The Red Sox originally offered Victor Martinez two years and $21 million

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Remember back in September when we heard that the Red Sox offered Victor Martinez a two-year contract extension?

Even then we knew it wouldn’t get the job done, but now Nick Cafardo of the Boston Globe has the specifics. He reports that the BoSox offered him $21 million over the two years. It’s unclear if they expanded their offer since then.

Martinez is one of the most coveted free agents available this winter, so they’ll almost certainly need to do so if they hope to have any chance of keeping him. Cafardo writes that the Tigers and Rangers “have been the most interested,” but that the Mariners and Orioles are also in the mix.

All hypothetical, of course, but if given the choice to keep either Adrian Beltre or Martinez, I’d go with Beltre. Martinez turns 32 years old in December and has never been particularly good behind the plate. His offensive production looks great for a catcher, but less so as a DH or first baseman, where he’ll likely spend more time as he reaches his mid-30s. I would be very nervous if Jarrod Saltalamacchia opened the season as the team’s primary catcher, but the Red Sox could add an inexpensive veteran in the free agent market and still have the option to upgrade during the season.

The Red Sox start is ridiculous

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The red-hot Red Sox completed a sweep of the previously red-hot Angels last night, outscoring them 27-3 in their three-game series. Last night’s game was, relatively speaking, a close one, with the Sox winning “only” by six runs. They did manage to strike out Shohei Ohtani three times, though, so some style points help make up for the “squeaker.” Also worth noting that they held Mike Trout of all people to a 3-for-11 line in their three-game series. He did not score a single time and drove in no runs.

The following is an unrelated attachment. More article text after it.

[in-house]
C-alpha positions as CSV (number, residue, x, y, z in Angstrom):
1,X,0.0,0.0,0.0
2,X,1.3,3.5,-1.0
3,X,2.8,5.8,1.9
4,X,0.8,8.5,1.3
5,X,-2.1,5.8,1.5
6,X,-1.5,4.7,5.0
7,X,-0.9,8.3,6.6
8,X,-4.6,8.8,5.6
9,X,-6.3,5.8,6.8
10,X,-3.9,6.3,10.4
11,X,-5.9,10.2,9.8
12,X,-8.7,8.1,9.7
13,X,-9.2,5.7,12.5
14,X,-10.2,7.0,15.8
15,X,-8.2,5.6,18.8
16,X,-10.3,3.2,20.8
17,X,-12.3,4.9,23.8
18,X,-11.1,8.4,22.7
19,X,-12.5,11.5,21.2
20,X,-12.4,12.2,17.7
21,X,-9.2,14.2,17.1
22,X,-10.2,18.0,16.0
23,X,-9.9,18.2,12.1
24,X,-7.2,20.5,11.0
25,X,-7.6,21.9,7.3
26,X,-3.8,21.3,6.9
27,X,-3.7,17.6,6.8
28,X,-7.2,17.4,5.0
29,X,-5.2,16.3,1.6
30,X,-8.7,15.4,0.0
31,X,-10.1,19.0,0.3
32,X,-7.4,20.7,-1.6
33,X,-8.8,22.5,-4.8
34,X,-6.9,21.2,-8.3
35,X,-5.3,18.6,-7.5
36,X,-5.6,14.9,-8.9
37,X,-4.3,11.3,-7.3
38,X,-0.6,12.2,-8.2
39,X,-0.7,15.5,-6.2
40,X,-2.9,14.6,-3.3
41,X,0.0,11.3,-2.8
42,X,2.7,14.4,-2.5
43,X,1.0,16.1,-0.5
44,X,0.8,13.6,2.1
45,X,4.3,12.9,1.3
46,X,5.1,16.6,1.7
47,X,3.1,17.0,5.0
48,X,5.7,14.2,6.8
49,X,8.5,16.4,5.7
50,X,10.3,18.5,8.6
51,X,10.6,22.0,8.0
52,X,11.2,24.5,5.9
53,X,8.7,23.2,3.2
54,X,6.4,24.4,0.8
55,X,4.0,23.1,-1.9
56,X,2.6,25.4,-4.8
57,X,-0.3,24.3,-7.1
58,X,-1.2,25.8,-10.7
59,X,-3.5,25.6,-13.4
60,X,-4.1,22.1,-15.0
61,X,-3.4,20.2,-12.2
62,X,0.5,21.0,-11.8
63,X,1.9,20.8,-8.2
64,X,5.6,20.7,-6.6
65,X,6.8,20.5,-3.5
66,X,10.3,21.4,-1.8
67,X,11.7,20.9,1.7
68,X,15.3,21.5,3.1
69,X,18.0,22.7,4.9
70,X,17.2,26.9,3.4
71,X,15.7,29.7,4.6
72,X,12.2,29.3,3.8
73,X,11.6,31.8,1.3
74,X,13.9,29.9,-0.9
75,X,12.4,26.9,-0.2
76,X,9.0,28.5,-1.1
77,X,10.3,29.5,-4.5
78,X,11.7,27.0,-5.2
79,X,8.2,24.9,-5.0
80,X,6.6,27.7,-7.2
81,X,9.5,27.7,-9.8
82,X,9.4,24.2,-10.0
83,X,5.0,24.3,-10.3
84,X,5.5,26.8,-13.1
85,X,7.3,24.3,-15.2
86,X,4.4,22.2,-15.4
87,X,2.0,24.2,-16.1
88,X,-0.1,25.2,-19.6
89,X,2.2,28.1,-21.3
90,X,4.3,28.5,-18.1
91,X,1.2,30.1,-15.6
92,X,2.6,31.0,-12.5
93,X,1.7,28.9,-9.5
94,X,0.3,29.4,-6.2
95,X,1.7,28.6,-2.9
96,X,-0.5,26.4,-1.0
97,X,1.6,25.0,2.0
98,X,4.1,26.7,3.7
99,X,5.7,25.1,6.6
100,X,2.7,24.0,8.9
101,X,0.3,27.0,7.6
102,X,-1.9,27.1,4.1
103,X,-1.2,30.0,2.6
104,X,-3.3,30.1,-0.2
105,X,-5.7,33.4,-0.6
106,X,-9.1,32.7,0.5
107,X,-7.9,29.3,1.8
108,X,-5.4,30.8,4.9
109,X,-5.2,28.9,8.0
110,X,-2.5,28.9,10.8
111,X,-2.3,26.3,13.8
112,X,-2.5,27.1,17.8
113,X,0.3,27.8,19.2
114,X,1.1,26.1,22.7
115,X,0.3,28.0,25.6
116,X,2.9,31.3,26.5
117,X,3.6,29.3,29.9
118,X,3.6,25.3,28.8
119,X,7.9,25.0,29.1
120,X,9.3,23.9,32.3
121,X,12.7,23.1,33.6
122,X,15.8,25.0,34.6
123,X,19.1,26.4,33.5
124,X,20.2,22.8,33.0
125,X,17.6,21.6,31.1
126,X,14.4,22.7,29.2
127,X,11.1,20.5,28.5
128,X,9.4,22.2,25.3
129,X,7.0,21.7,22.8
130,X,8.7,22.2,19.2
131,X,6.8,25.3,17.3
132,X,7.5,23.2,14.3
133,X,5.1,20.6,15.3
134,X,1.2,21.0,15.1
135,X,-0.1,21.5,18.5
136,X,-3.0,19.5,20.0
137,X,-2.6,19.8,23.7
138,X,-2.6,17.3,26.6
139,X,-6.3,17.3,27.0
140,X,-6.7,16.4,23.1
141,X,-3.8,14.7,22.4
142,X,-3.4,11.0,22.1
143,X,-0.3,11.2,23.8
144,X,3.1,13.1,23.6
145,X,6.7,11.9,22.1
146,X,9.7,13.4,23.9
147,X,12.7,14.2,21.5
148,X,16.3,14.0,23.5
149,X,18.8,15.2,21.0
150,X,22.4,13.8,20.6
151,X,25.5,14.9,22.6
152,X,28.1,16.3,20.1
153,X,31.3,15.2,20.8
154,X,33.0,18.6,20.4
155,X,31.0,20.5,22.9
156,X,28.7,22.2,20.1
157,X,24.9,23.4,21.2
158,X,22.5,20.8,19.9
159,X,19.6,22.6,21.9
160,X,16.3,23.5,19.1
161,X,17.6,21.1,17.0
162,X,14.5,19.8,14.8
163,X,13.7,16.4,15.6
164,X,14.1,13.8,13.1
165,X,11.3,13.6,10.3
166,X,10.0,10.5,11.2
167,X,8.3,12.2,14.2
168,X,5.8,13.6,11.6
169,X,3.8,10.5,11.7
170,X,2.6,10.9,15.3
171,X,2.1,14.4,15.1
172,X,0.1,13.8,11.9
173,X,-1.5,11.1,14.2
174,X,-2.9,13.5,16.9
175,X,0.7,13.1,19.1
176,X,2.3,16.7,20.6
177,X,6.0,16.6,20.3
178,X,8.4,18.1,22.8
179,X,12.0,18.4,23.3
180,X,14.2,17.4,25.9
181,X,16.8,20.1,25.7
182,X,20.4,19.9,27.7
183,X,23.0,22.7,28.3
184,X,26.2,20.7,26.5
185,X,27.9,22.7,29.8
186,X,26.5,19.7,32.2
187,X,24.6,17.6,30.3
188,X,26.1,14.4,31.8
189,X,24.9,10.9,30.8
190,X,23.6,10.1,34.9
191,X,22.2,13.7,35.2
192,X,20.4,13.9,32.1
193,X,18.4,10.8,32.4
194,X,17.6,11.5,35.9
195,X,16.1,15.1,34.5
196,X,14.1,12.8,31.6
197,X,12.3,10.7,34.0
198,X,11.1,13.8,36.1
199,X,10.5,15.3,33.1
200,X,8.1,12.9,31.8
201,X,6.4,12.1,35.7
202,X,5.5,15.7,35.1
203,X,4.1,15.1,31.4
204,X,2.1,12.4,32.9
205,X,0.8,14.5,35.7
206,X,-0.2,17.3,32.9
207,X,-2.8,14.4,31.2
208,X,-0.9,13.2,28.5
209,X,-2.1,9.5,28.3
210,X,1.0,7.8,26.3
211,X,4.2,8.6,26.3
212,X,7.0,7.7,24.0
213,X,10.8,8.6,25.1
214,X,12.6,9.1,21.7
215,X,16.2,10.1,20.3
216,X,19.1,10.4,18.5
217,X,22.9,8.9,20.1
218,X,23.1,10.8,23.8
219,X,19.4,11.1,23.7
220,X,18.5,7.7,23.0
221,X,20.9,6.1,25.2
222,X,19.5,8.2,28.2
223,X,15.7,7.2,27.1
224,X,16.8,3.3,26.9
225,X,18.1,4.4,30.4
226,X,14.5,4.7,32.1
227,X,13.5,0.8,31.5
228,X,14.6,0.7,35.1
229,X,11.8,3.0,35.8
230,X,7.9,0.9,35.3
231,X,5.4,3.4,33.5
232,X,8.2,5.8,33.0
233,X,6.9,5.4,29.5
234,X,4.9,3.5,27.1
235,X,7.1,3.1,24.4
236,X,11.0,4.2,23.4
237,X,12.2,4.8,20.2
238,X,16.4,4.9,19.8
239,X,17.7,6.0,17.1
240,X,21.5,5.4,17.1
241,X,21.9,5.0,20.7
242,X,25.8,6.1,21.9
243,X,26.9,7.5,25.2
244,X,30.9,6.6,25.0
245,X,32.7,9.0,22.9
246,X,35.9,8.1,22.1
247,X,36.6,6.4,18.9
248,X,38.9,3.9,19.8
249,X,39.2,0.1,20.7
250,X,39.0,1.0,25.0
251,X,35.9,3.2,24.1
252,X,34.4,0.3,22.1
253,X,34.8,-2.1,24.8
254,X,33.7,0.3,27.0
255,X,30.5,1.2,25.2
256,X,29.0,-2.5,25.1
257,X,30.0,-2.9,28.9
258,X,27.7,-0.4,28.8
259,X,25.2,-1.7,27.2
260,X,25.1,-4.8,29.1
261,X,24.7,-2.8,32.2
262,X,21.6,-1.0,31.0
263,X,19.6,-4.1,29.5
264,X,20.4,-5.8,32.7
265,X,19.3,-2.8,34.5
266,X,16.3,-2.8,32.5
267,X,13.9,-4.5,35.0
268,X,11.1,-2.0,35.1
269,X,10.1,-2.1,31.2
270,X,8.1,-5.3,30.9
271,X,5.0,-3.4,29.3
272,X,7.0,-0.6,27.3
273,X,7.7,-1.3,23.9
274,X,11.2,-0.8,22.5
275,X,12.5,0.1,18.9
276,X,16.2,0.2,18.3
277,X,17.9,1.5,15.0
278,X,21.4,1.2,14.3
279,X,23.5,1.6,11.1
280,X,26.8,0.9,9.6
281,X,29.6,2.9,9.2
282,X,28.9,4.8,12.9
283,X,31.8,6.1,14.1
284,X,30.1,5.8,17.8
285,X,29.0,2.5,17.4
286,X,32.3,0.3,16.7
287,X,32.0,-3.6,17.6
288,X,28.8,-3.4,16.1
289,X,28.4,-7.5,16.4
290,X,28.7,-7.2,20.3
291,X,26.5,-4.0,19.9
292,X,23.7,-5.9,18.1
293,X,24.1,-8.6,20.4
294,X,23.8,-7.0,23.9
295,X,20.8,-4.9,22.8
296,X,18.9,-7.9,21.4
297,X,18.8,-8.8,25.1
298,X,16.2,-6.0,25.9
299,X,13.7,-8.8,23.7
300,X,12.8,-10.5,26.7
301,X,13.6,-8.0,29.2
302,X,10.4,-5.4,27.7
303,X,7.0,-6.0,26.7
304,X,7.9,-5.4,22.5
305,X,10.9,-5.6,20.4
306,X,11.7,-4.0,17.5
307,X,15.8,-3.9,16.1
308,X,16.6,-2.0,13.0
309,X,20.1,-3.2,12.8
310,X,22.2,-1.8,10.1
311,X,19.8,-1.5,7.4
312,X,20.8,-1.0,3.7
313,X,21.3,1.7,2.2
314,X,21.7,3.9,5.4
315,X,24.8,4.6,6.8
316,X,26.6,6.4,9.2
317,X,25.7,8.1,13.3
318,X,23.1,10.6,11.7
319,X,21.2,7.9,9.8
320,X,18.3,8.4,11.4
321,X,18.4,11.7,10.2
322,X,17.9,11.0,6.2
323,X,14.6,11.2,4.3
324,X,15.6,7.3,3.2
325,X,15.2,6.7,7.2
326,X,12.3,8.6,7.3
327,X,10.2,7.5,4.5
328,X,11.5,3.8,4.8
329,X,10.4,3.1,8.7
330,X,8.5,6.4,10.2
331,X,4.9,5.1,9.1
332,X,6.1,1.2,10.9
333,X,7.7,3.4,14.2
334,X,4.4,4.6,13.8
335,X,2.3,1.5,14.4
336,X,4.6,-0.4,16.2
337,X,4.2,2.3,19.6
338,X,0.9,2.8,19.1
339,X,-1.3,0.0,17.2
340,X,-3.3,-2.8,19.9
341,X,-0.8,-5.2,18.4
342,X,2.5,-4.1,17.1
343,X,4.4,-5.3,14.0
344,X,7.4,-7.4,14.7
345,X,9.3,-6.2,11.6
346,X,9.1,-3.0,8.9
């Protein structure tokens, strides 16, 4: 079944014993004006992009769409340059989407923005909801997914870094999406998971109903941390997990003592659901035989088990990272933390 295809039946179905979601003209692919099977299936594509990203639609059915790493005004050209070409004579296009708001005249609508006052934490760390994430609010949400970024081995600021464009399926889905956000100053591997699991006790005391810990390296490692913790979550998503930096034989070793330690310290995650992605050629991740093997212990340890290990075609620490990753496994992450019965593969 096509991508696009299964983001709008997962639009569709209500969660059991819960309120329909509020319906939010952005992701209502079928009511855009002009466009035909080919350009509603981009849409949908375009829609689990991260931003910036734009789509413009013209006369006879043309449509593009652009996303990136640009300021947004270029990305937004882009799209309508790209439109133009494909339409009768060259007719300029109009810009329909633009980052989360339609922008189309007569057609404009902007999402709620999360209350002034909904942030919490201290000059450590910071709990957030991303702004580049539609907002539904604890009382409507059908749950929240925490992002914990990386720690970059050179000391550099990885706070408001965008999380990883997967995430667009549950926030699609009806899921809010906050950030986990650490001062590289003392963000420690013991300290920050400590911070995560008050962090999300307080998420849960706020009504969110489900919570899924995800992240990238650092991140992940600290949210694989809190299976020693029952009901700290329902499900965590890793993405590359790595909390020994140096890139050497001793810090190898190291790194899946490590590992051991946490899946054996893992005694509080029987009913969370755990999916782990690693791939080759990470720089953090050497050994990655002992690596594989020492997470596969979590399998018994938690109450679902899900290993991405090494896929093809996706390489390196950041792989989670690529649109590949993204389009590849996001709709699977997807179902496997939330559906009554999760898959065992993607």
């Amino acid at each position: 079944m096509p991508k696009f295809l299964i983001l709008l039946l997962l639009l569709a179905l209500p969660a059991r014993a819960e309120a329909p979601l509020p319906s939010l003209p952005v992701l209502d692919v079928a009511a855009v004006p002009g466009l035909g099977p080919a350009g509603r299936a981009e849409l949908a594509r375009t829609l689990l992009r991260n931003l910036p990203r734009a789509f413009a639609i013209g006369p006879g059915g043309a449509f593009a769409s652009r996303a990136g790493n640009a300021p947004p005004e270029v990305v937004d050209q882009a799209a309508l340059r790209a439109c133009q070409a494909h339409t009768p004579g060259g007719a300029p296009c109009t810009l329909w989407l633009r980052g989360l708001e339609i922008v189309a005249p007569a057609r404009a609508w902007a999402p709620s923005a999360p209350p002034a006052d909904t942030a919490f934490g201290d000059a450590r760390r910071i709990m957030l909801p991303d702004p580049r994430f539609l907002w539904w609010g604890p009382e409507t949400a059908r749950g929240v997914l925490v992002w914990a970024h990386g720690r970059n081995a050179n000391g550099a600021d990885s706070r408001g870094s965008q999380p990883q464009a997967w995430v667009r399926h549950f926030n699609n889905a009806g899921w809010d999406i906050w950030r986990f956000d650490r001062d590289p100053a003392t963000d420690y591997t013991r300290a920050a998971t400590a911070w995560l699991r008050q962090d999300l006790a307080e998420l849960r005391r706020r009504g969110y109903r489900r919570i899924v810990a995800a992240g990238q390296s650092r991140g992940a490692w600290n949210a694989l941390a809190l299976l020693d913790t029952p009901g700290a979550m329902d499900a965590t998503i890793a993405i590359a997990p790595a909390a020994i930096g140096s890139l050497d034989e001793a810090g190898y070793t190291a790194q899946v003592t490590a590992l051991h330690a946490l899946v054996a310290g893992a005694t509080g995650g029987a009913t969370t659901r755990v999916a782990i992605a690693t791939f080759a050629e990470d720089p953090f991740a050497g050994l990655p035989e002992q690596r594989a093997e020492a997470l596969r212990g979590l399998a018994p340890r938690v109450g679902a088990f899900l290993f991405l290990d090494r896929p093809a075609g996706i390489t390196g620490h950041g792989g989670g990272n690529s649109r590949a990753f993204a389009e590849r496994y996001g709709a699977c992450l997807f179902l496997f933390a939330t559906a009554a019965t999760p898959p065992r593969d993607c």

That series win puts the Sox at 16-2 on the year. They dropped their Opening Day game to the Rays, but then won their next six games against Tampa Bay, which I’d say makes up for it. In between those two series they swept a two-game series from the Marlins and afterwards they took two of three from the Yankees and three in a row from the Orioles. The only thing that even threatened to slow this juggernaut down is the weather, resulting in a postponement of Monday morning’s Patriot’s Day game. Somewhere in here we should notice that they’re doing this with their starting shortstop and starting second baseman on the disabled list.

As we’ve noted many times, their 16-2 record is the best start in the Red Sox’ 118-year history. It’s also the best start for any team since the 1987 Milwaukee Brewers began 17-1 (let us just forget, for the time being, that those Brewers lost 18 of 20 in May of that year). They are the fourth team since 1961 to win 16 of its first 18 games.

The Sox aren’t simply getting lucky here. They’ve scored 116 runs and have allowed only 50, which is a Pythagorean record of 15-3. They lead all of baseball in offense, scoring 6.44 runs a game, leading individually in average, on-base percentage and slugging. They are only three one hundredths of a run behind the Astros from leading all of baseball in pitching, allowing only 2.78 runs a game. They’re winning all of these games because, in the early going, they’ve simply been that dang much better than everyone they’ve played.

No, the Sox are not going to go 144-18, as they are currently on pace to do. Yes, they are going to find a lot more trouble in their schedule once they play the Orioles, Rays and Marlins less, play a healthier Yankees team more and face off against the Astros, the Blue Jays, the Indians, the Twins and some tougher interleague opponents. This is baseball, obviously, and no one makes it through a season without rough patches, long, short and numerous.

Still: this has been one whale of a start for Boston. Those wins are in the bank. It’s been quite the thing to see.